At every stage, companies risk stumbling into pitfalls that can cause development and product costs to soar, resulting in offerings that do not meet customers' needs. To avoid these pitfalls, companies must establish a disciplined approach to managing requirements at each stage in the product development process. Although effective requirements management is a complicated process with many moving parts, we find that best-in-class companies tend to excel at three specific aspects (Exhibit 1):
- Matching requirements to actual customer needs during concept definition
- Ensuring that requirements are met during development
- Efficiently managing the inevitable change requests that crop up throughout the product development process.
Companies that adroitly manage all three have the best chances of not only satisfying their customers (and keeping them satisfied) but also minimizing their operating costs. And that can translate into the healthier profit margins that come with rising revenues and decreasing costs. In fact, we have seen up to a 10 percent material-cost reduction for companies that invest in optimizing requirements—rather than just procedurally defining and managing them. We expect an increase in customer satisfaction as well, since the requirements are better targeted at customers' true needs. With these advantages in mind, let us take a closer look at each of the dimensions.
Matching requirements to actual customer needs during concept definition
In the early phases of product development—including concept definition—companies typically conceptualize the overall design of the new or refined offering. They also set baseline requirements reflecting customer needs (such as product features and performance) and define cost targets.
Managers often arrive at these initial requirements simply by copying them from a predecessor product, adding some requirements that reflect new features planned for the next-generation product, and perhaps deleting a few requirements for an out-dated feature. They seldom validate whether the existing and the new requirements truly matter to the intended customer. This can lead to a bloated set of legacy requirements, and, consequently, a product concept that moves ahead in the product development process even though it does not precisely accommodate customers' needs or demands cost overruns to meet unnecessary specifications.
To excel at this dimension of requirements management, companies must take a decidedly different approach: defining product features rather than concepts, and basing requirements on an accurate understanding of customers' needs and their willingness to pay (Exhibit 2). To do so, managers can assess the best functional concepts in the market, drawing on advanced data-analytics tools and methodologies. Several tools are readily available to help managers get this first set of requirements right:
- Internal and competitor product review. A company makes an initial comparison of its own products and its competitors', which provides a good starting point to understand how customer needs are translated into requirements. It also helps to identify the most concrete definition of requirements.
- Best of benchmark. During a best-of-benchmark effort, a company asks for quotes on its own and competitors' concepts. Using feedback from suppliers, the company then identifies the most cost-efficient concept to meet a customer need. The benchmarking also gives the company an opportunity to grasp innovative ideas from several suppliers.
- Requirements database. Companies that build a database with all relevant existing requirements and best-of-benchmark results have a rich pool of information to choose from to define the best starting point for concept requirements.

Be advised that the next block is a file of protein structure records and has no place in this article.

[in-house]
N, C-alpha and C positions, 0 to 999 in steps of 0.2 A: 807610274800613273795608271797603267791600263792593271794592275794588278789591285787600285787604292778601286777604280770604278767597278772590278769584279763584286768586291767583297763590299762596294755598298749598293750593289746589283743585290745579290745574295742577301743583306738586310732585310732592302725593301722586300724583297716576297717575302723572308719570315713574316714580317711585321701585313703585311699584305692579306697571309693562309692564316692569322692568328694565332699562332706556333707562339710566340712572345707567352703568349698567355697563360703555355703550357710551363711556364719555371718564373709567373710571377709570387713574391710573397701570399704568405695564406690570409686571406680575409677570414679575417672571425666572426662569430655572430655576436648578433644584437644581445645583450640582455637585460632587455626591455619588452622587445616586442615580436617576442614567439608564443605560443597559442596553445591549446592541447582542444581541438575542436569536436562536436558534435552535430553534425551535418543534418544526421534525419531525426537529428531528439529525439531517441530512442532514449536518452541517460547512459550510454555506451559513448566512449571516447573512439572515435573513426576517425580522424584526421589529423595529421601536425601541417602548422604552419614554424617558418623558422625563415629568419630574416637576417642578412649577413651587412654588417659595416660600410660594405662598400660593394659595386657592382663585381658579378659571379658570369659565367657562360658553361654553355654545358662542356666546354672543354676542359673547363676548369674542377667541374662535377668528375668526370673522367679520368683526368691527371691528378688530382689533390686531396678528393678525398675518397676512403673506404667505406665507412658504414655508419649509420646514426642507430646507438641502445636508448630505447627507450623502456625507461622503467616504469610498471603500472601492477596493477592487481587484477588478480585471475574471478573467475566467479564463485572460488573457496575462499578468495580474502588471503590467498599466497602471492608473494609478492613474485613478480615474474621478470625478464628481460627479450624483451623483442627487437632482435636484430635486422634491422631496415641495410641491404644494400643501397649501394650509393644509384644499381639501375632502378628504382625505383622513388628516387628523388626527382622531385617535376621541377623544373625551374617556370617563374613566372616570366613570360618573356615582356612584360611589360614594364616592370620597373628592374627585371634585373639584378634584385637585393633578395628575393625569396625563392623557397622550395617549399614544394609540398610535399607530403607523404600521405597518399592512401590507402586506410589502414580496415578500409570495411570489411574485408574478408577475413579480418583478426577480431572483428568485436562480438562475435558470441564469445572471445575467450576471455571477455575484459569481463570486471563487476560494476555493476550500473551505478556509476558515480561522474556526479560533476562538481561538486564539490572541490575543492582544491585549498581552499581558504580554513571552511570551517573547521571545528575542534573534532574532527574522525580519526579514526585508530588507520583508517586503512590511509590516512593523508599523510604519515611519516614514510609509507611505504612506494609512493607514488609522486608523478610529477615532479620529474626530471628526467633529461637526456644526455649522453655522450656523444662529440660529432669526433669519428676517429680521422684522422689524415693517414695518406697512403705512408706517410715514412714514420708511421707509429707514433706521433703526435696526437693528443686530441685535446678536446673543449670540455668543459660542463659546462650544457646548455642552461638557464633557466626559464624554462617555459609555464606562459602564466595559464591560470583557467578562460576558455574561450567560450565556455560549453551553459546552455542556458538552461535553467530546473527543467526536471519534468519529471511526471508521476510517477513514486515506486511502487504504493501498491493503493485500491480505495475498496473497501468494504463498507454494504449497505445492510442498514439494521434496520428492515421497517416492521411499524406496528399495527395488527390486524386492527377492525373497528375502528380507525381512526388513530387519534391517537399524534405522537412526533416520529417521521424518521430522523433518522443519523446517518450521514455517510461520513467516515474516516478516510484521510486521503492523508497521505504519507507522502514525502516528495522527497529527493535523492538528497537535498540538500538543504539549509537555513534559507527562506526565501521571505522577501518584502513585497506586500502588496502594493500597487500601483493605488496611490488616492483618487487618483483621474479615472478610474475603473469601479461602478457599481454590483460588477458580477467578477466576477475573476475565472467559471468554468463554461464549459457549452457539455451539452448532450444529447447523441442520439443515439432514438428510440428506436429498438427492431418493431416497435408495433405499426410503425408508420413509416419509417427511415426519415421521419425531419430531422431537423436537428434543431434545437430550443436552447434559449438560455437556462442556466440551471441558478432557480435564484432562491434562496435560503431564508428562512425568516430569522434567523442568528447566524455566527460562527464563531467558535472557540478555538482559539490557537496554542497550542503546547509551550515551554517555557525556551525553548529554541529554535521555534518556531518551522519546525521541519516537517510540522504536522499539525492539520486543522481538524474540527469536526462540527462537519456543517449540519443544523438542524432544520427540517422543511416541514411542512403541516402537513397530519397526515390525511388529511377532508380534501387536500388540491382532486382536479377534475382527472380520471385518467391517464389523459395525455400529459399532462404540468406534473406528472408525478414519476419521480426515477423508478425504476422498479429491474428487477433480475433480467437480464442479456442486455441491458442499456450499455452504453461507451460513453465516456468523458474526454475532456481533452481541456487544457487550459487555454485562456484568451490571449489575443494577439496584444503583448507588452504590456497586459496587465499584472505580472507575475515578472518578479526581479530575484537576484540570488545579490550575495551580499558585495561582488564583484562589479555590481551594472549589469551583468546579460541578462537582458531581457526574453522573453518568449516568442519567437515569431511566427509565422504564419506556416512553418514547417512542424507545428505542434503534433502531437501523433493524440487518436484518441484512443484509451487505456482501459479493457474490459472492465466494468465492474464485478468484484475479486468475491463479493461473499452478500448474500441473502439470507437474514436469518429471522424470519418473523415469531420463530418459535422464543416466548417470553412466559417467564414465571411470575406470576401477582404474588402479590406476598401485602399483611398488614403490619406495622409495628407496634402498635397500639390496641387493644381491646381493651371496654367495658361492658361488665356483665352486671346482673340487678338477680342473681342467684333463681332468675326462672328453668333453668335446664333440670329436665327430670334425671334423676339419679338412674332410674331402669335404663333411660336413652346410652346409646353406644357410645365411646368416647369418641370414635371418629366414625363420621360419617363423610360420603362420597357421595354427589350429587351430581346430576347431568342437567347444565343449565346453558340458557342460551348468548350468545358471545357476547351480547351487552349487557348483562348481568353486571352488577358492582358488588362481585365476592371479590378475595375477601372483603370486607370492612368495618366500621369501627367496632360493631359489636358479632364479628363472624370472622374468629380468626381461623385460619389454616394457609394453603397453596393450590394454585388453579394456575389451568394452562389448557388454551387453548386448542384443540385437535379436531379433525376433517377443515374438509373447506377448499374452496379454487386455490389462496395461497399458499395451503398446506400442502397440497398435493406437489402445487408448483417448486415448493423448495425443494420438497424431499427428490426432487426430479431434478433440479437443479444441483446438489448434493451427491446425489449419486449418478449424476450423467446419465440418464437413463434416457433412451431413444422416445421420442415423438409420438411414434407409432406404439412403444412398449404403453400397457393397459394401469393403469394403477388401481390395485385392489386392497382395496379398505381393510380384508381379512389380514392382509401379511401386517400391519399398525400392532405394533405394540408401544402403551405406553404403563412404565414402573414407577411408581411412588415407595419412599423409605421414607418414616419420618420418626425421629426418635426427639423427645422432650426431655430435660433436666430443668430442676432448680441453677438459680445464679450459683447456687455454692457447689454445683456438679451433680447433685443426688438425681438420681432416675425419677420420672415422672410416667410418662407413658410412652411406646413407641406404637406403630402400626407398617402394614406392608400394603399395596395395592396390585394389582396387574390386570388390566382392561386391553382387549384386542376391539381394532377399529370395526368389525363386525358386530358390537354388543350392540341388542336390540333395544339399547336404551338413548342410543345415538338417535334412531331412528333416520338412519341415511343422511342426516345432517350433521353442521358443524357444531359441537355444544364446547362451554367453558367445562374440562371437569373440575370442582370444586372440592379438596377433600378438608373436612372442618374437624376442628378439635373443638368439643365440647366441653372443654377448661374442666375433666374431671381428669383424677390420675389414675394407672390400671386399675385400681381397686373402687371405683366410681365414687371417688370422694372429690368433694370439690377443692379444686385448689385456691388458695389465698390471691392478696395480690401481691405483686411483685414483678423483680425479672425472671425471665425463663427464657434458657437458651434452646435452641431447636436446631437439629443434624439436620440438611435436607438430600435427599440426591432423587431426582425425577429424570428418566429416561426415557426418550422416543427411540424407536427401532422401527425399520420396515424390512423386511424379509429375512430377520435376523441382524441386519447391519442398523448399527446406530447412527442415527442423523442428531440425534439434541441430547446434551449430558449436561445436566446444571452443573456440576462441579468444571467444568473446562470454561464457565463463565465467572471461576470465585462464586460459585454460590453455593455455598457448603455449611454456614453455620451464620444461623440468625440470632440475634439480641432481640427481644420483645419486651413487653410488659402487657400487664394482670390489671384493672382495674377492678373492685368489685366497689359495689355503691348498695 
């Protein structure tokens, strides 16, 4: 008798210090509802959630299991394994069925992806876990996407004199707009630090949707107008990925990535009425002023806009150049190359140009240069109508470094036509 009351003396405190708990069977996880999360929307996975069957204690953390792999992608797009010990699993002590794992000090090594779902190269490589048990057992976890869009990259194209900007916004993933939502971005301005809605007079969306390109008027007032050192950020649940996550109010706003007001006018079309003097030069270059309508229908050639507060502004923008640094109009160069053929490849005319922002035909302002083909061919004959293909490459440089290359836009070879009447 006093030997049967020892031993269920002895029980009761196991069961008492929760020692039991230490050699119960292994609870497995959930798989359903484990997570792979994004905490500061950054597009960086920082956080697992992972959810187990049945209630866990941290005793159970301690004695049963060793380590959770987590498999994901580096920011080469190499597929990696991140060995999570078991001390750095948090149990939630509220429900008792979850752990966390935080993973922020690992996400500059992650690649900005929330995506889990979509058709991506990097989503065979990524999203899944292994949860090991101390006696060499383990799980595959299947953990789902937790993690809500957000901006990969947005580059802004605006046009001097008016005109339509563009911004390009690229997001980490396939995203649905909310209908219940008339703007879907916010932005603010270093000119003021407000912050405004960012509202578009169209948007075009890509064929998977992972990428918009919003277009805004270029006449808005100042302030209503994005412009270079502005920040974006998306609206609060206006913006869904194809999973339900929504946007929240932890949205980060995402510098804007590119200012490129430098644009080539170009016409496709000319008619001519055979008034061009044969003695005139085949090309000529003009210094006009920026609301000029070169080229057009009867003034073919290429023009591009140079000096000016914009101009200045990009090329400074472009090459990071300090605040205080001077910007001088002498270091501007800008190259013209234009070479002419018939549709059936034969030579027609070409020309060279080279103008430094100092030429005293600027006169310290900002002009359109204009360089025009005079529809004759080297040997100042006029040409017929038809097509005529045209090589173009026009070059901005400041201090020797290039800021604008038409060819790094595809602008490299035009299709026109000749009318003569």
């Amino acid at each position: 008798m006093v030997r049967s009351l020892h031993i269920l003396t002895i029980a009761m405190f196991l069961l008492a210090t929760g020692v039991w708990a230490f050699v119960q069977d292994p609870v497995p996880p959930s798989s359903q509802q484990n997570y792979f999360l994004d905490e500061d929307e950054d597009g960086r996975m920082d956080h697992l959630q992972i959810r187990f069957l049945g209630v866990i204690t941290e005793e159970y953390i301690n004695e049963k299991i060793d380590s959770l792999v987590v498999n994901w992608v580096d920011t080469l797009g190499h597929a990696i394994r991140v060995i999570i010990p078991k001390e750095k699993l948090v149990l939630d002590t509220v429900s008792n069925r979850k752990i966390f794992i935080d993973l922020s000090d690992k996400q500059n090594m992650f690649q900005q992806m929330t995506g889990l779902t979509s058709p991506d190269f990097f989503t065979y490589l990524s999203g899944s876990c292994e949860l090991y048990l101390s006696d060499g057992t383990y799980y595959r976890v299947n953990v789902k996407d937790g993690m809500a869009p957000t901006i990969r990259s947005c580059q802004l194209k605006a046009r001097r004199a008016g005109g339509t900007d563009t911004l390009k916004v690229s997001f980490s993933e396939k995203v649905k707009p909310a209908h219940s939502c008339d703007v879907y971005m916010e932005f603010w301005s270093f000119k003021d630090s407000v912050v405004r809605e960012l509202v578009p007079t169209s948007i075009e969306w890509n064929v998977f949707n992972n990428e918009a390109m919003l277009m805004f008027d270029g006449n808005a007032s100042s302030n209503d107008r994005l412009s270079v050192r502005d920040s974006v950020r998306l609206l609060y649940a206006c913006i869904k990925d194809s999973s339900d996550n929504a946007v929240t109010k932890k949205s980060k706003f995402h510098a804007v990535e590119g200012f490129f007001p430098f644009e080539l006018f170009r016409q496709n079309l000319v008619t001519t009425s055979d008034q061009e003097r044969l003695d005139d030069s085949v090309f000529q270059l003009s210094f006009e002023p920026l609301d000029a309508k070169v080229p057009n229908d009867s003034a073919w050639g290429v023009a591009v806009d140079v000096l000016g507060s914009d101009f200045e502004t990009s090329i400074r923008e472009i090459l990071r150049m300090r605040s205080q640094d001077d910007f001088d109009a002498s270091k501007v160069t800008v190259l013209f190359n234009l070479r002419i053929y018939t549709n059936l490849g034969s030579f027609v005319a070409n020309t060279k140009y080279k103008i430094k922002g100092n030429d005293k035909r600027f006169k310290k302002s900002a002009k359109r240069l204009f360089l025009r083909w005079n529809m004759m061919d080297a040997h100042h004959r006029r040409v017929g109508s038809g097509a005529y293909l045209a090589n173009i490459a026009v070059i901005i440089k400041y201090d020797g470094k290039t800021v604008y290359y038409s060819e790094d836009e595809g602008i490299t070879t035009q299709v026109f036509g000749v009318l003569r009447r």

- Rapid customer testing. Depending on the types of products being developed, new technologies may help to run rapid-prototyping and customer-testing efforts to sharpen requirements in an early phase of the process (see sidebar "Spotlight on new technologies and big data").
Ensuring that requirements are met during development
After setting the right initial requirements in the concept definition stage, managers shift focus to the development stage for the product in question. Here, the product concept is chosen and a detailed design is completed, down to the level of concrete components.
Many products are complex—comprising multiple systems, subsystems, and components. In such cases, the original product-level requirements must be cascaded down to inform the design of lower-level elements. Poorly managed handoffs at each of these intersections can lead to mistakes. The most common among them is that designs for lower-level elements are over- or underspecified compared with the initial product-level requirements. Those mistakes must be fixed later, at additional cost in the form of both time and money.
The so-called V-model of product development, though it has its detractors, is still a widely used process framework in engineering-centric industries. It can thus be a good device for managing these requirements and design handoffs during the development phase (Exhibit 3).
World-class companies ensure that the handoff from product-level requirements to system-, subsystem-, and component-level requirements happens through structured interfaces. During each handoff, they analyze the derived requirements on the next level and the defined architectural design to see how well they support the requirements on the level immediately above. Companies can use a couple of different tools to address that challenge:
- They can install a handover process, in which providers of both system and subsystem requirements align on whether the breakdown was done effectively along a process checklist.
- Companies can also install a challenge board at defined points in the development process. Here, a cross-functional team reviews a set of the most important requirements—for example, with information from a requirements database, other current products, or competitor products—and challenges requirements for cost efficiency and fit with customer needs.